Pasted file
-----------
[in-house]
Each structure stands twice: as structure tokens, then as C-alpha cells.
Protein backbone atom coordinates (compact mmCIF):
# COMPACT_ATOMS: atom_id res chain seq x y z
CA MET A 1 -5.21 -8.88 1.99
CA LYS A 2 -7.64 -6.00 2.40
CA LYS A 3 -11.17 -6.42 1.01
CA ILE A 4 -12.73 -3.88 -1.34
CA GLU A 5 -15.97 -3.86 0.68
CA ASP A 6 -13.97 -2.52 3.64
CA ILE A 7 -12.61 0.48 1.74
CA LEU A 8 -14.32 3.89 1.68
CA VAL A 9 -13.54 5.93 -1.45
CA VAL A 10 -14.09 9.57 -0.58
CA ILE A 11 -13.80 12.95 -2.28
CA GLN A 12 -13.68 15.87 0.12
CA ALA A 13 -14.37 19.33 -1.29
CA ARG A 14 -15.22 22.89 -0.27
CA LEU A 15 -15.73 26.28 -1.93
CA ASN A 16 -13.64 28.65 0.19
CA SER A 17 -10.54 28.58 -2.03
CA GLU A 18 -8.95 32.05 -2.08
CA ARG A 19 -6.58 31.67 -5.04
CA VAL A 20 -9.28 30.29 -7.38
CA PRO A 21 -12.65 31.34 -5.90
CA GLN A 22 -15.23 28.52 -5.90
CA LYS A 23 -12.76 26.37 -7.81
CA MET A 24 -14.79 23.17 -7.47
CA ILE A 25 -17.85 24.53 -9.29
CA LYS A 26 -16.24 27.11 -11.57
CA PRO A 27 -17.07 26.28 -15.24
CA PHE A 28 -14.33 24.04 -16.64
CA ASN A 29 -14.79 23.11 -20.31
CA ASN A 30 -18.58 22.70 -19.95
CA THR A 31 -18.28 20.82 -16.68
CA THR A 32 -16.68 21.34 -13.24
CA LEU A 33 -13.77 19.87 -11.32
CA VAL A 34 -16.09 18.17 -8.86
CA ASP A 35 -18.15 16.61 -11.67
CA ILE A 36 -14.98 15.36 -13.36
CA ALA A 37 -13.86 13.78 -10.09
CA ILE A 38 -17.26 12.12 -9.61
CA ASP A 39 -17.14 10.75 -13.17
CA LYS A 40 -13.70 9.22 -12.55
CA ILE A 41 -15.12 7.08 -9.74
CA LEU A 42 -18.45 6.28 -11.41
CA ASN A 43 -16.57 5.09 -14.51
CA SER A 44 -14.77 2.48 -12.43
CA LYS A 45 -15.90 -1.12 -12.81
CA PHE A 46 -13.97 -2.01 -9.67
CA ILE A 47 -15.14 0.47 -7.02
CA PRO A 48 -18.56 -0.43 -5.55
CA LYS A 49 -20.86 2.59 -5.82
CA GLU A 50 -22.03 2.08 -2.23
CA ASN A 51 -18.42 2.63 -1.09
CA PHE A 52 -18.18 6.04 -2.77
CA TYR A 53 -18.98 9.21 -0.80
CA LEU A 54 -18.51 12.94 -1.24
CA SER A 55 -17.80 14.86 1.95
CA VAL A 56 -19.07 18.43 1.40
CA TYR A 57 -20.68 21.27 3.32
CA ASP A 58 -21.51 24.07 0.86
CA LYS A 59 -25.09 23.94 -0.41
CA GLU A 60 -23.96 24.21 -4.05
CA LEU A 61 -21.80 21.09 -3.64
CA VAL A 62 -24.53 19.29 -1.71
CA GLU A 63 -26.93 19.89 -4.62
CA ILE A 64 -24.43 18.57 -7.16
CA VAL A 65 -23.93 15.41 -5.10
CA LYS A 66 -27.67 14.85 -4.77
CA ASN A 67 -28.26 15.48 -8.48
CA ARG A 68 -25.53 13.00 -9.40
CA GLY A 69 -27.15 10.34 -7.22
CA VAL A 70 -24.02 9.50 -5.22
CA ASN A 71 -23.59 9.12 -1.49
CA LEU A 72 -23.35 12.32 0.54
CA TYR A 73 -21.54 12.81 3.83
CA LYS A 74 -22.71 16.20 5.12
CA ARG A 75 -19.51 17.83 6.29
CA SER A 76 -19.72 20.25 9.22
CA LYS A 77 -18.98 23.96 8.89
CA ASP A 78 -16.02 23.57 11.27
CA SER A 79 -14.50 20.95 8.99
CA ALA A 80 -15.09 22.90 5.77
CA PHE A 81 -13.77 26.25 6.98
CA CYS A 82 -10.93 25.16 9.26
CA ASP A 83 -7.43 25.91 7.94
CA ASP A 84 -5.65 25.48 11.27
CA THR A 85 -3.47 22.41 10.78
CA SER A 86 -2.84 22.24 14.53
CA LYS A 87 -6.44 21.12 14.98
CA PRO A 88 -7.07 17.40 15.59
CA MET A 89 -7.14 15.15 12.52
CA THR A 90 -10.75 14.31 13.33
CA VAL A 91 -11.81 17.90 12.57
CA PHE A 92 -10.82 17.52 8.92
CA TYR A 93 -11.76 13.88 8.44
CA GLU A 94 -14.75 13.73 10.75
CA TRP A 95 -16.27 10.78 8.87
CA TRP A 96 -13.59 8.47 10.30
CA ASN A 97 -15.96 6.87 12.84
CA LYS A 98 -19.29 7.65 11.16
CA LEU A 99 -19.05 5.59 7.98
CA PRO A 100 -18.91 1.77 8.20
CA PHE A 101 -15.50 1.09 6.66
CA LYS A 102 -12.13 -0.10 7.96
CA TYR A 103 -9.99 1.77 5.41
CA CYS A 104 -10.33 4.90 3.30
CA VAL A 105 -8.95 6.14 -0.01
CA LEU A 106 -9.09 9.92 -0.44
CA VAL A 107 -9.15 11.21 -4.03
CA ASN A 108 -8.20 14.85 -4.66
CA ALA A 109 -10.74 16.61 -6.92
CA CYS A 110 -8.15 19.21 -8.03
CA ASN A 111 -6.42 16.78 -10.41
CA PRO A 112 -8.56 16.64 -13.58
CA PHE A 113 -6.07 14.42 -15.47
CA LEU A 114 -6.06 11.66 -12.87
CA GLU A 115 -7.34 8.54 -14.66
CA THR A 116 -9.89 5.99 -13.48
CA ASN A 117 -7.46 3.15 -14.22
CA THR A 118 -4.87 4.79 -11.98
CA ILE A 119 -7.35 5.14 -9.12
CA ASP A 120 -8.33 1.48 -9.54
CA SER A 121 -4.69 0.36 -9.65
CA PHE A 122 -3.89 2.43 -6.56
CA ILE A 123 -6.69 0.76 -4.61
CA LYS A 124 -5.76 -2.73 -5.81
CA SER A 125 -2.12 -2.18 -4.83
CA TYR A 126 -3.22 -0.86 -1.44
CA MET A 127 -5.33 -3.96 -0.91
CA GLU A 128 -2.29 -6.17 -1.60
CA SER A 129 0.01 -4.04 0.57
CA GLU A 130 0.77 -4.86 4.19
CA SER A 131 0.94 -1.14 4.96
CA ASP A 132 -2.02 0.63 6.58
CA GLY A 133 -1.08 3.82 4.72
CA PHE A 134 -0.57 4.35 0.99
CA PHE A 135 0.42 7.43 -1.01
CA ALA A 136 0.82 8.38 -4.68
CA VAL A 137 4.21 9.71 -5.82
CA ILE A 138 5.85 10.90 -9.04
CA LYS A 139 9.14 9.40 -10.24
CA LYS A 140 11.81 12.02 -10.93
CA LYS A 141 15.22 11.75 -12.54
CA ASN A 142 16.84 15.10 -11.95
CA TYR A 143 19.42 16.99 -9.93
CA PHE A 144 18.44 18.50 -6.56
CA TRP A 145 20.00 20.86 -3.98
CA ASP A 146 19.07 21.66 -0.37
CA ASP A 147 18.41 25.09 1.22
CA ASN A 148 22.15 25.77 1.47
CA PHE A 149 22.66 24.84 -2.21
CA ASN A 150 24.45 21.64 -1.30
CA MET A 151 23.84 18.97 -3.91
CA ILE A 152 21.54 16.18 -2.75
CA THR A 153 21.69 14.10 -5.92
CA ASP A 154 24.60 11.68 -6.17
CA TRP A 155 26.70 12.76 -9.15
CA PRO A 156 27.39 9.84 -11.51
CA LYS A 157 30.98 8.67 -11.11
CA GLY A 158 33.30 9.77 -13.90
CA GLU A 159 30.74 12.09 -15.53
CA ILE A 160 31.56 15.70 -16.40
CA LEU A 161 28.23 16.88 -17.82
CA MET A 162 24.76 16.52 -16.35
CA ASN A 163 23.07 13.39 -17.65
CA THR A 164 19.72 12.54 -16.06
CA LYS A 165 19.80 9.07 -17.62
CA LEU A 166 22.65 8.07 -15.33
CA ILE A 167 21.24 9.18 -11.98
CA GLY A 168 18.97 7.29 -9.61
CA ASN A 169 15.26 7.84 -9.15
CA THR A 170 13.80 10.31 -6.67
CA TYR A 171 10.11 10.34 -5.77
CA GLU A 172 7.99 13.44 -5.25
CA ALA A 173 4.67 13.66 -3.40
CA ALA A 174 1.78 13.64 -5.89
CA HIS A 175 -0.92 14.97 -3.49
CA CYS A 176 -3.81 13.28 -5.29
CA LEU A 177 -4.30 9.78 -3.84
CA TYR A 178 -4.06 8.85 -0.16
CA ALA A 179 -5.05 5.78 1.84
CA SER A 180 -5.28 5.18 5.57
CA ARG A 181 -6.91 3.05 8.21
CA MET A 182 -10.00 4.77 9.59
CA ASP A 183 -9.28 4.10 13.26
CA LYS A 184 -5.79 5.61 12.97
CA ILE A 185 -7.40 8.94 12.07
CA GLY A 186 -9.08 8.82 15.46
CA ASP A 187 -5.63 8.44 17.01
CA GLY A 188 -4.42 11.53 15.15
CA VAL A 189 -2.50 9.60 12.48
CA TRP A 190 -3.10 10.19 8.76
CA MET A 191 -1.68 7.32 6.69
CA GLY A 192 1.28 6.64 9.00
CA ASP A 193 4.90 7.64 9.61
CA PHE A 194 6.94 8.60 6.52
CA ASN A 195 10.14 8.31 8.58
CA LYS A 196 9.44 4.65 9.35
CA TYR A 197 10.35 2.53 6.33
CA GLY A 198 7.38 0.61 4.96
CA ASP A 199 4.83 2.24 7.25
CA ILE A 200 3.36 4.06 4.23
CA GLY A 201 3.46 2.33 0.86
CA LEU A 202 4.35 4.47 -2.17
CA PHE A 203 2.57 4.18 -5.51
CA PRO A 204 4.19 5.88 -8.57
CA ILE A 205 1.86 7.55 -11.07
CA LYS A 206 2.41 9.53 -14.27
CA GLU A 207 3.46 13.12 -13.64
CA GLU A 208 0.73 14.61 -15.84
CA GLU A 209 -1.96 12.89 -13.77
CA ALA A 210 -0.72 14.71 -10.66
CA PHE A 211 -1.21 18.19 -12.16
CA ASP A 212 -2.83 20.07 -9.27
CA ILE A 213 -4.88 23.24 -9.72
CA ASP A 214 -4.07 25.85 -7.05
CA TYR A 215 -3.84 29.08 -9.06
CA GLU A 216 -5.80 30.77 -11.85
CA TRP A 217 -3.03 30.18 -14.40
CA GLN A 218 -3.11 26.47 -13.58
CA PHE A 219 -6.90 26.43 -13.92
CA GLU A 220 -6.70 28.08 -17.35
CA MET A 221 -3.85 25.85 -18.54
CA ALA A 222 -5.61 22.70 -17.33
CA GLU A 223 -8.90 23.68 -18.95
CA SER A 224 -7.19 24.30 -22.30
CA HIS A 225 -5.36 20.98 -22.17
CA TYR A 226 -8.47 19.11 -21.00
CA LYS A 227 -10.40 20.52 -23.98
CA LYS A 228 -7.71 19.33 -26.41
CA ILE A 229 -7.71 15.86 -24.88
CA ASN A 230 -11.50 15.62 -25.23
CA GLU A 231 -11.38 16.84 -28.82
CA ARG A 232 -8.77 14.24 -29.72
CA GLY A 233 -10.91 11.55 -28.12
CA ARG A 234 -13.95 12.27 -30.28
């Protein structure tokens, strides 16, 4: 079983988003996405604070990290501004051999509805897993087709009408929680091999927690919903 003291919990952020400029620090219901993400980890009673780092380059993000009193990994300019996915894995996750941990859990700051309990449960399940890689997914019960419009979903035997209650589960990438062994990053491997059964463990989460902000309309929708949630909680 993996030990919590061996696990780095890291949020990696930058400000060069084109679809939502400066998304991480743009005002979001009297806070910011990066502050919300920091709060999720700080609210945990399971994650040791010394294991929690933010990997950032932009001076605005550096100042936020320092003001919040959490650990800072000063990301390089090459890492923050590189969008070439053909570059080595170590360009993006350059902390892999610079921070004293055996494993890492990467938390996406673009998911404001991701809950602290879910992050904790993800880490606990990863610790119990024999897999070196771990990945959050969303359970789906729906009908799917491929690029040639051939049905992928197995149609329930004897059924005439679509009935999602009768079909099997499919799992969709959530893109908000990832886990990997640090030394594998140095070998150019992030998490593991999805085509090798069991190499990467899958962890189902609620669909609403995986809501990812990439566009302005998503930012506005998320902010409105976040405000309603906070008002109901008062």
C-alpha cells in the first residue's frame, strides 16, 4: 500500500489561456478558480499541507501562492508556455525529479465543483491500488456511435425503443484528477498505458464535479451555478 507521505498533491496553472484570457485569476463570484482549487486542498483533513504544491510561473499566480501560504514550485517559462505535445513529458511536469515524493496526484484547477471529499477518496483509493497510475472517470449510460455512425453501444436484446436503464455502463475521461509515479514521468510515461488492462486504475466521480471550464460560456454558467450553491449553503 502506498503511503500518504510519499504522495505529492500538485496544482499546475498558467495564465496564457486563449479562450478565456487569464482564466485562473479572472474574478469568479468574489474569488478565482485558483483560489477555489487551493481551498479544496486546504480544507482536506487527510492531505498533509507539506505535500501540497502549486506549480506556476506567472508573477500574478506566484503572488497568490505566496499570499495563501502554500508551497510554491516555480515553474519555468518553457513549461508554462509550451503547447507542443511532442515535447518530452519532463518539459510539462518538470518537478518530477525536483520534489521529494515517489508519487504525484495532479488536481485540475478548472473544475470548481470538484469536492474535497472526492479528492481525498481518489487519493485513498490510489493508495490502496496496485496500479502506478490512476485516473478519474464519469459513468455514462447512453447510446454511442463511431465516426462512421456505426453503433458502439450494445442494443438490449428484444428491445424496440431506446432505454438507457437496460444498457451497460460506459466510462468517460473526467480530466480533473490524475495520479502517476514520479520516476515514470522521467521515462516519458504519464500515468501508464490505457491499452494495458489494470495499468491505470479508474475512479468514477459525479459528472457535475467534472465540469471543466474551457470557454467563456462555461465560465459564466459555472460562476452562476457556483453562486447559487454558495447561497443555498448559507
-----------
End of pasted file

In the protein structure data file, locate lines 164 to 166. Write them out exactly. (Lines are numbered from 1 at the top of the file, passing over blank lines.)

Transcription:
CA ILE A 160 31.56 15.70 -16.40
CA LEU A 161 28.23 16.88 -17.82
CA MET A 162 24.76 16.52 -16.35